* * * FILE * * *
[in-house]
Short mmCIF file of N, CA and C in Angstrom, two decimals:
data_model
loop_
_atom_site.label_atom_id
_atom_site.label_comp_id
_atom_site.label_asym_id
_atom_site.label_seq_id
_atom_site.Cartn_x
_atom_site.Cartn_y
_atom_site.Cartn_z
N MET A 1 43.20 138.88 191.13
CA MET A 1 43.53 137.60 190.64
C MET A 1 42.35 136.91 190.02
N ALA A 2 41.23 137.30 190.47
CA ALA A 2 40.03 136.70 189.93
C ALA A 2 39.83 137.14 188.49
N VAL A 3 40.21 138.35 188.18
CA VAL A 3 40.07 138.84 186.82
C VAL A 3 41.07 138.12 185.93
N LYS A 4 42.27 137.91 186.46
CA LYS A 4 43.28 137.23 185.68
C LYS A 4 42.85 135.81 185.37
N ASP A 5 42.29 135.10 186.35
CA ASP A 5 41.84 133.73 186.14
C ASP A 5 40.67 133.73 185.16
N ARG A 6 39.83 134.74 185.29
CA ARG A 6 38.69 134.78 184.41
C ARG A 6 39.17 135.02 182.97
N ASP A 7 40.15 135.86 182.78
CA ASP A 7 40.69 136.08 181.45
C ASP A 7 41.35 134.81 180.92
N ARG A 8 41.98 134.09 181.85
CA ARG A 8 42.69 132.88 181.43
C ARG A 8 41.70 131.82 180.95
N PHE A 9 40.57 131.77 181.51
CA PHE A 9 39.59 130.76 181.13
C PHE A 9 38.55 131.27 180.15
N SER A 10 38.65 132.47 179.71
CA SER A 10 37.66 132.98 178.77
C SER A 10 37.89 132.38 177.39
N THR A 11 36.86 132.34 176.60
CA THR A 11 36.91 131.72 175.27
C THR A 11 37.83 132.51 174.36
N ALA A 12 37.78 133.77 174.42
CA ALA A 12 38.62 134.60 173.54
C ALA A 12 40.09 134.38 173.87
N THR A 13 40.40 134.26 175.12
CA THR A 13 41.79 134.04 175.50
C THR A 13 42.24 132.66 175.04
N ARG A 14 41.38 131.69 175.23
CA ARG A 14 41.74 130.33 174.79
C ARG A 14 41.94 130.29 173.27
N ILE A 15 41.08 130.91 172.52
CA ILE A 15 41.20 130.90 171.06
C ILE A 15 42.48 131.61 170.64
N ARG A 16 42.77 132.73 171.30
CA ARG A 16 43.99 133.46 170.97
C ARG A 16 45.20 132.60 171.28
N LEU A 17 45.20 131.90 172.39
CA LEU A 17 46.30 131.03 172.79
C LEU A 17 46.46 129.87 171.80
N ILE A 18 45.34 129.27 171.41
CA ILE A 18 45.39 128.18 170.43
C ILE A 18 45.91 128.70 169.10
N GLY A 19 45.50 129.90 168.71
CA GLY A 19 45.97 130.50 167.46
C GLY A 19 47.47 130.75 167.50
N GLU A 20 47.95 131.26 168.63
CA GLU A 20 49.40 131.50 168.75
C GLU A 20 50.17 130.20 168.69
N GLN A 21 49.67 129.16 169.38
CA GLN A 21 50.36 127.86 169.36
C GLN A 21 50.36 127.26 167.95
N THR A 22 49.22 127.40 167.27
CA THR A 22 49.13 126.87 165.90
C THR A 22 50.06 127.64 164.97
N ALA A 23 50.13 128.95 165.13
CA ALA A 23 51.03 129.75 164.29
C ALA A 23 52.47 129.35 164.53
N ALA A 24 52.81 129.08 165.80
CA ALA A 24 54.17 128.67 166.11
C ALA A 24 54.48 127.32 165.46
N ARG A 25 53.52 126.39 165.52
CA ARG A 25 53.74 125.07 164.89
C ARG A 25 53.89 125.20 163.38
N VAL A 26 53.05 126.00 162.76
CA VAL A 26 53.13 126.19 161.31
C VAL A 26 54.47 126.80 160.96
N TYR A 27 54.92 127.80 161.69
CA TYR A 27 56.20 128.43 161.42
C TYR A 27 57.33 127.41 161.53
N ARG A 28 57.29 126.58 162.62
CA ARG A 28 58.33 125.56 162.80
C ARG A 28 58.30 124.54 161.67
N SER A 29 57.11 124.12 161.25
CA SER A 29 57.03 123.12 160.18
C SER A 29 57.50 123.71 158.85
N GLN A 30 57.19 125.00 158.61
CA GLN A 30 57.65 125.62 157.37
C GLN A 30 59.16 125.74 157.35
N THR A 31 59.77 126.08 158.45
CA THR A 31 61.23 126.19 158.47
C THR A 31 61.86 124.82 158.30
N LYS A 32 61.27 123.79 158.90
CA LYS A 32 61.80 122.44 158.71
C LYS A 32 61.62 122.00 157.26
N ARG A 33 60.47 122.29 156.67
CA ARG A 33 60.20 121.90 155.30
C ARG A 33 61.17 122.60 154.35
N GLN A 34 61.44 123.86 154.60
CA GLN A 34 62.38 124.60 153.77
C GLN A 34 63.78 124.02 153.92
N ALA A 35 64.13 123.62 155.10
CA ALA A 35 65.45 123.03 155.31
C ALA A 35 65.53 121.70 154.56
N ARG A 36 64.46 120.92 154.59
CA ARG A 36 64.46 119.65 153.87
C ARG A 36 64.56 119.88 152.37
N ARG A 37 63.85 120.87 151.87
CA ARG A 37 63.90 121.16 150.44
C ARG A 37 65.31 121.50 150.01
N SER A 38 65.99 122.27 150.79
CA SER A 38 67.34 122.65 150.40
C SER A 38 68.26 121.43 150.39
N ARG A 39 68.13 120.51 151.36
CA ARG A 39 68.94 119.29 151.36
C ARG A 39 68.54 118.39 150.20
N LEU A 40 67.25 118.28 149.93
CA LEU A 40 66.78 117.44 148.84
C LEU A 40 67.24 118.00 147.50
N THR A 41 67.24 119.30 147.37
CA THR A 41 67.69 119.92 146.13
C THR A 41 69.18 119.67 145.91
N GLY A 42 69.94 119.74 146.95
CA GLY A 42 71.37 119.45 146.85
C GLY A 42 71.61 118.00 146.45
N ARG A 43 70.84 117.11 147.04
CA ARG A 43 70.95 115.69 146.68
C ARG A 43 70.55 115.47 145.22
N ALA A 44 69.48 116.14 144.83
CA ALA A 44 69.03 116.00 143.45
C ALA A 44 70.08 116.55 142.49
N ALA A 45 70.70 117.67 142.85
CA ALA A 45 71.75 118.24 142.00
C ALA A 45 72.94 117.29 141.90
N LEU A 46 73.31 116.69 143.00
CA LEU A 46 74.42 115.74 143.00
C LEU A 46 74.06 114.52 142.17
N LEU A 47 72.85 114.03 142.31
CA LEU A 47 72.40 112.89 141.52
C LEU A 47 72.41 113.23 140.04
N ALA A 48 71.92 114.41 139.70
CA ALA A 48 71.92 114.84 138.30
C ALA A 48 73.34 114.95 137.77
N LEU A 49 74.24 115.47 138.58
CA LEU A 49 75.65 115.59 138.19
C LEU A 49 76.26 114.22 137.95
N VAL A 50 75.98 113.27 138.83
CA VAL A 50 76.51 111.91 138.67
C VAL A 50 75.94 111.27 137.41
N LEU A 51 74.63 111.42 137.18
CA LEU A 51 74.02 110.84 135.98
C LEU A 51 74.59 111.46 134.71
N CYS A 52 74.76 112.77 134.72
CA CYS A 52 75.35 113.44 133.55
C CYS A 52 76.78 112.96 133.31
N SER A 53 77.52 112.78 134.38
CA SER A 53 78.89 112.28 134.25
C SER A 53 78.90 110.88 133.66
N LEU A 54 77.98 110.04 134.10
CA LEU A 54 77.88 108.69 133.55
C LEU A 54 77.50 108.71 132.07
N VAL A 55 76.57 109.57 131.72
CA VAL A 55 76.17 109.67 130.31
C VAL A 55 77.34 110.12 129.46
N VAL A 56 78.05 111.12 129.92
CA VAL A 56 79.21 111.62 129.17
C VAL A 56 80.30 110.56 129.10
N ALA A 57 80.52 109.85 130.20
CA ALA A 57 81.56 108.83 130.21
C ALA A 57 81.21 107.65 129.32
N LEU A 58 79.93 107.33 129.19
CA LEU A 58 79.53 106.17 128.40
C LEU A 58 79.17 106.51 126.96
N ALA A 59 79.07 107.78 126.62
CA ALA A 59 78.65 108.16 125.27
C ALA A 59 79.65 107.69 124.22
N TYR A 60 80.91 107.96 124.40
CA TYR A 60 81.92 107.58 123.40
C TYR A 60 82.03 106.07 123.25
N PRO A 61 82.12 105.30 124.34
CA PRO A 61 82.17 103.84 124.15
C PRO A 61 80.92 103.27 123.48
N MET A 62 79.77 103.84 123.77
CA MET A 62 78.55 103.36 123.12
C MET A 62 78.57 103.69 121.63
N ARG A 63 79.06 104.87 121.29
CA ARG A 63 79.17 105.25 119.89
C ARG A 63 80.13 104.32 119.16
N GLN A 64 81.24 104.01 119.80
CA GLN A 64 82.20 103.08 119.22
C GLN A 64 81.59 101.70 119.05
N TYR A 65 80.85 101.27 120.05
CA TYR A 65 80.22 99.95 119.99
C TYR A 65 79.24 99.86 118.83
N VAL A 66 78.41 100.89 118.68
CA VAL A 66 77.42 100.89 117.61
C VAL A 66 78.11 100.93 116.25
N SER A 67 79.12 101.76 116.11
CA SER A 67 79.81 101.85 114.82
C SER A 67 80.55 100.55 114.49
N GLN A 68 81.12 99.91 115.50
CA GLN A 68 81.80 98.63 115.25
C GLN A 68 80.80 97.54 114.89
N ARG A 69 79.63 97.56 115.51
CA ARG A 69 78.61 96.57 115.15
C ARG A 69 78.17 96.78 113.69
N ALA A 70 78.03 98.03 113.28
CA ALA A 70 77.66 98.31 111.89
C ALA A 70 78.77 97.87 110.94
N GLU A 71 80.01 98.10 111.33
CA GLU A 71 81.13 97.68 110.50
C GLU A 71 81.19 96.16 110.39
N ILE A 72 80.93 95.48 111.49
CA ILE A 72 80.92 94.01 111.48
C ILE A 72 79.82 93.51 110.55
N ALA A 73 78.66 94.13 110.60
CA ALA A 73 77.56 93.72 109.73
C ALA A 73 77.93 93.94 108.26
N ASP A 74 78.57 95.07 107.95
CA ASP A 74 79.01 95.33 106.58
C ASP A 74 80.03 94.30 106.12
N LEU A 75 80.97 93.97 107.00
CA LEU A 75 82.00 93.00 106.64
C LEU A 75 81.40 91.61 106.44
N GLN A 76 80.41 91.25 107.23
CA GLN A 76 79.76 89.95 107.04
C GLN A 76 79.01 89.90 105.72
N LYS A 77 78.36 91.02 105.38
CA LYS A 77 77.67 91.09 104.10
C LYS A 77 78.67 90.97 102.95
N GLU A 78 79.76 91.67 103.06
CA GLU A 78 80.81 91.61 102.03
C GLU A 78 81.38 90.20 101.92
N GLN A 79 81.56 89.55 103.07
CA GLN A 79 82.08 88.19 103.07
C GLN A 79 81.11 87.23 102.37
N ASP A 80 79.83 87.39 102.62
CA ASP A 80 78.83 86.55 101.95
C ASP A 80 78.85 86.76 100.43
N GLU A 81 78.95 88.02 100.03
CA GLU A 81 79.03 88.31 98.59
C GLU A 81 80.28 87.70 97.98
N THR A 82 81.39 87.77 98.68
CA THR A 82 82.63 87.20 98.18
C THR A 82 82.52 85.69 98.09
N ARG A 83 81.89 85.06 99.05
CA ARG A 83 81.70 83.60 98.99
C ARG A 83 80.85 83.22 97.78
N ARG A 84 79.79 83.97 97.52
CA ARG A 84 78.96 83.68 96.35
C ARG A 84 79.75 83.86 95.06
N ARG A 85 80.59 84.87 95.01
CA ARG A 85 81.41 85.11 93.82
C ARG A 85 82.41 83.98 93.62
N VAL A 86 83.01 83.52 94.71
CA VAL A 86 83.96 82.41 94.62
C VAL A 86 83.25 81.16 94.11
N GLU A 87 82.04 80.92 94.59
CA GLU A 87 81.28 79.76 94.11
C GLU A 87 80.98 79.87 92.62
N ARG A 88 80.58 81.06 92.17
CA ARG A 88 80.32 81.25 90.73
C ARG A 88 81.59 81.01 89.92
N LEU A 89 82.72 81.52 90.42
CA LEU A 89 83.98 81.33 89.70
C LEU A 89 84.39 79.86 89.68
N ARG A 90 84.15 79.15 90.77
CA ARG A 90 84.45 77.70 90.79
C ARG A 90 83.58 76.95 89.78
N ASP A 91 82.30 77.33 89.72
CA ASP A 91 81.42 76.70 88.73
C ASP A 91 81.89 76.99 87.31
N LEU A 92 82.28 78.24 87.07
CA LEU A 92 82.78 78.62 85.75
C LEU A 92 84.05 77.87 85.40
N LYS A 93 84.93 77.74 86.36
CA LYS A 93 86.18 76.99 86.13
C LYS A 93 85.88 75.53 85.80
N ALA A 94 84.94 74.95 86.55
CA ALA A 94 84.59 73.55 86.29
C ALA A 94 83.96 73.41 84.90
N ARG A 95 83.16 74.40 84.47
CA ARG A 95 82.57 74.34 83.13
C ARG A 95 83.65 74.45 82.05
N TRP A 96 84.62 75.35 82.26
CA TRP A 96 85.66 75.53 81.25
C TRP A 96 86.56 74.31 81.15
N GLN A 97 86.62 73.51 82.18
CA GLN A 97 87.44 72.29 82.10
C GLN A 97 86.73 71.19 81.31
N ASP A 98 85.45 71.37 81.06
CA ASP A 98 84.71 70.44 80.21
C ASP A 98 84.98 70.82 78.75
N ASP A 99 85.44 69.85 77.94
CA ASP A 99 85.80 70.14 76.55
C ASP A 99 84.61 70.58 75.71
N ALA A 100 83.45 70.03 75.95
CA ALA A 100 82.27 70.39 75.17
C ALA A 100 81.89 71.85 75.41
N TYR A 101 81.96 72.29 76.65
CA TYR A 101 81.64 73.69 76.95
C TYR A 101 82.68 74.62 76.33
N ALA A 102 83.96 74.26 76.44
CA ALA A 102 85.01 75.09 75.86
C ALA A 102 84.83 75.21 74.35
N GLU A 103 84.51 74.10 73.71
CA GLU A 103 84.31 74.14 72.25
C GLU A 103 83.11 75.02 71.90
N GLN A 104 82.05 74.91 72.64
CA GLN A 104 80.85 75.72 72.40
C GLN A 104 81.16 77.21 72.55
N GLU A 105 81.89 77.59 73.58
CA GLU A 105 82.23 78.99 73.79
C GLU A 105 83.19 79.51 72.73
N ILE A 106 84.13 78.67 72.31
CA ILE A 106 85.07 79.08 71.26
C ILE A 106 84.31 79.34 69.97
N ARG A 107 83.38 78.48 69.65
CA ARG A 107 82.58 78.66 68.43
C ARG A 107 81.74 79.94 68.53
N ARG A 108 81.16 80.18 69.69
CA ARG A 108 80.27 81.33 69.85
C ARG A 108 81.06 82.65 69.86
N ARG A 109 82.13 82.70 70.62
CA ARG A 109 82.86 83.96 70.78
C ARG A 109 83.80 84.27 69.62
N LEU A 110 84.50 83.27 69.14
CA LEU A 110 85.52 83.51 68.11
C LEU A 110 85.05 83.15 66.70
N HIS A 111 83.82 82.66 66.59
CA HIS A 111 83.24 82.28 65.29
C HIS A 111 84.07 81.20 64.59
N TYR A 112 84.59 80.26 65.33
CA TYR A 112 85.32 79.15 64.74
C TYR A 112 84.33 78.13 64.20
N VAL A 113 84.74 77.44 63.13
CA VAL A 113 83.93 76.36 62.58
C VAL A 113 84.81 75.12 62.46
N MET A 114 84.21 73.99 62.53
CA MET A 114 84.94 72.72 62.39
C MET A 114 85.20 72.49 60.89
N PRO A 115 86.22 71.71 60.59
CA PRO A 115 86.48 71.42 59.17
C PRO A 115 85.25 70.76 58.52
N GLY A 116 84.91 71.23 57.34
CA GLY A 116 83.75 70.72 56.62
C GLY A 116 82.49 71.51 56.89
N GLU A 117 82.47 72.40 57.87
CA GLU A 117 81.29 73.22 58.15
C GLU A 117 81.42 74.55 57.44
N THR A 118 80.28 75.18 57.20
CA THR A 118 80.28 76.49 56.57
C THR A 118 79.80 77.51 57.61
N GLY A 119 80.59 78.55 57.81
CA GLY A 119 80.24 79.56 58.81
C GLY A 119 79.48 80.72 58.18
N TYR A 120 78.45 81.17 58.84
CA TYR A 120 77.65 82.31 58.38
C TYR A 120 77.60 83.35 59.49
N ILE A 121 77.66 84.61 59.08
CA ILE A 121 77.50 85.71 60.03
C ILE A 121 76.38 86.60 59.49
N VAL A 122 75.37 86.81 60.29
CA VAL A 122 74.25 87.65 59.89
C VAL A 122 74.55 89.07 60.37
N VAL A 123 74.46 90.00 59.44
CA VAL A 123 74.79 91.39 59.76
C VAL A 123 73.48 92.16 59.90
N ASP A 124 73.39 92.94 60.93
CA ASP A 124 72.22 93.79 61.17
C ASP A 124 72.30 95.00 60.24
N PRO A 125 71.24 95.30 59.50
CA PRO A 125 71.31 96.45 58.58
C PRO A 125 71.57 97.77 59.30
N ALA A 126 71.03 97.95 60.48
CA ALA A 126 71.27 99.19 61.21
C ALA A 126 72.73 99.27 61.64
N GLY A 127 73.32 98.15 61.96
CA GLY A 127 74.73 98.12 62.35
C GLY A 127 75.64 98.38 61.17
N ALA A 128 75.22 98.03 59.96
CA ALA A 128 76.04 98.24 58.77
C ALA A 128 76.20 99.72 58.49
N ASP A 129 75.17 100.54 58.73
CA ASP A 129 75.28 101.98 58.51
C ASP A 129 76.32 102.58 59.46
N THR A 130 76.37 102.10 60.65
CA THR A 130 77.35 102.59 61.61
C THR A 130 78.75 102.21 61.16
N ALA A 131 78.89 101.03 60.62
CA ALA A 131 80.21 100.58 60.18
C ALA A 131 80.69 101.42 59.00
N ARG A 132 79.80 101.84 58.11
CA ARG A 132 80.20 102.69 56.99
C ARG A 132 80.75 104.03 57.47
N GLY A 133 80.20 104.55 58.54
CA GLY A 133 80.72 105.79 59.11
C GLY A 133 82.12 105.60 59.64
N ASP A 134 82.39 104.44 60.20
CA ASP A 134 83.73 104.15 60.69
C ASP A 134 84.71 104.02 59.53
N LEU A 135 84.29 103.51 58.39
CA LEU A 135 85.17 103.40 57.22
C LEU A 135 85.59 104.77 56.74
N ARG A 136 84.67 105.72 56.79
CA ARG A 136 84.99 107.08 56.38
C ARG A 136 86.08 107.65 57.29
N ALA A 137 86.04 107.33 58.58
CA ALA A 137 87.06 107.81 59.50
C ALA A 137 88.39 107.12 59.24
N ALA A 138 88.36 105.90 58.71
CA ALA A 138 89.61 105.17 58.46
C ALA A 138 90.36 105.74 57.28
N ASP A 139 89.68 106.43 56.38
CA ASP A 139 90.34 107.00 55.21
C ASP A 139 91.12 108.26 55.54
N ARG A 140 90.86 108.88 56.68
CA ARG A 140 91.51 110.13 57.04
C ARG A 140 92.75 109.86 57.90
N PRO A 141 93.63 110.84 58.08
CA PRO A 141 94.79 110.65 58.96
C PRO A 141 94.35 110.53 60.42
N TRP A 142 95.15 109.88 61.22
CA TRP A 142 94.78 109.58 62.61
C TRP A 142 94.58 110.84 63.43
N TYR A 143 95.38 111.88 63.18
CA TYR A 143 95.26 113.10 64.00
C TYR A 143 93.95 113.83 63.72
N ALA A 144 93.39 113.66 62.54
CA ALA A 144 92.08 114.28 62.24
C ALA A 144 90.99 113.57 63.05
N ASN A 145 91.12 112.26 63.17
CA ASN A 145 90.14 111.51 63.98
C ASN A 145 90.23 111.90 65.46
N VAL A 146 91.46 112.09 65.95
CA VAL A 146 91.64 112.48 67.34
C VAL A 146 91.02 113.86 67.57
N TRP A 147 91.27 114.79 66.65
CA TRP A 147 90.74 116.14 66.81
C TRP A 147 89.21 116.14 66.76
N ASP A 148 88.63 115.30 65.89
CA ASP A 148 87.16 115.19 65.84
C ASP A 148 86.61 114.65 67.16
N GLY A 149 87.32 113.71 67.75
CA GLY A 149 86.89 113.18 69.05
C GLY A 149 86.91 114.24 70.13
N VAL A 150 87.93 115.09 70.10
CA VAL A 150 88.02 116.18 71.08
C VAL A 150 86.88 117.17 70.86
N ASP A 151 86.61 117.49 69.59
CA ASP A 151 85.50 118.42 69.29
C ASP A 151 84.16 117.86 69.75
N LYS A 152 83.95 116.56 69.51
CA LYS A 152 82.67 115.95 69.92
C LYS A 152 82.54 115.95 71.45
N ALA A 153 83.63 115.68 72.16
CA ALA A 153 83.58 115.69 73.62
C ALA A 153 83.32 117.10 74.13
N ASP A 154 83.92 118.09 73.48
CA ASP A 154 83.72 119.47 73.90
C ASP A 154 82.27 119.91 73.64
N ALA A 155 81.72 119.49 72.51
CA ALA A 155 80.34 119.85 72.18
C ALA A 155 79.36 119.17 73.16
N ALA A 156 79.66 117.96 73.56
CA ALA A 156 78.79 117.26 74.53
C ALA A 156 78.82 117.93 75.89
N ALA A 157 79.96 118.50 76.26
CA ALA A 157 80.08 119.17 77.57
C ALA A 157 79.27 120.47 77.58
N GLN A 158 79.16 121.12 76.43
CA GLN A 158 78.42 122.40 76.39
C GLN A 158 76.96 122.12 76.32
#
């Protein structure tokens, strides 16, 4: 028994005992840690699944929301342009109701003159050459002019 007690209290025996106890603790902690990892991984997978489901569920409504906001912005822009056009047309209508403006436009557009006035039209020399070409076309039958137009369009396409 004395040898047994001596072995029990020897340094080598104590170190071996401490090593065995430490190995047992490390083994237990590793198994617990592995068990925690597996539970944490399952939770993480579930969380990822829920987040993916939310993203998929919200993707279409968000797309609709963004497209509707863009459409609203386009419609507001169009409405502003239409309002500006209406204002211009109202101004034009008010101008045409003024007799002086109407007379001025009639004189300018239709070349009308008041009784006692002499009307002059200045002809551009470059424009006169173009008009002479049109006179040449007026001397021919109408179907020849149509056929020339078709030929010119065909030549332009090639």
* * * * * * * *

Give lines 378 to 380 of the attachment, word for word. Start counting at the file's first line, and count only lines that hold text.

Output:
N VAL A 123 74.46 90.00 59.44
CA VAL A 123 74.79 91.39 59.76
C VAL A 123 73.48 92.16 59.90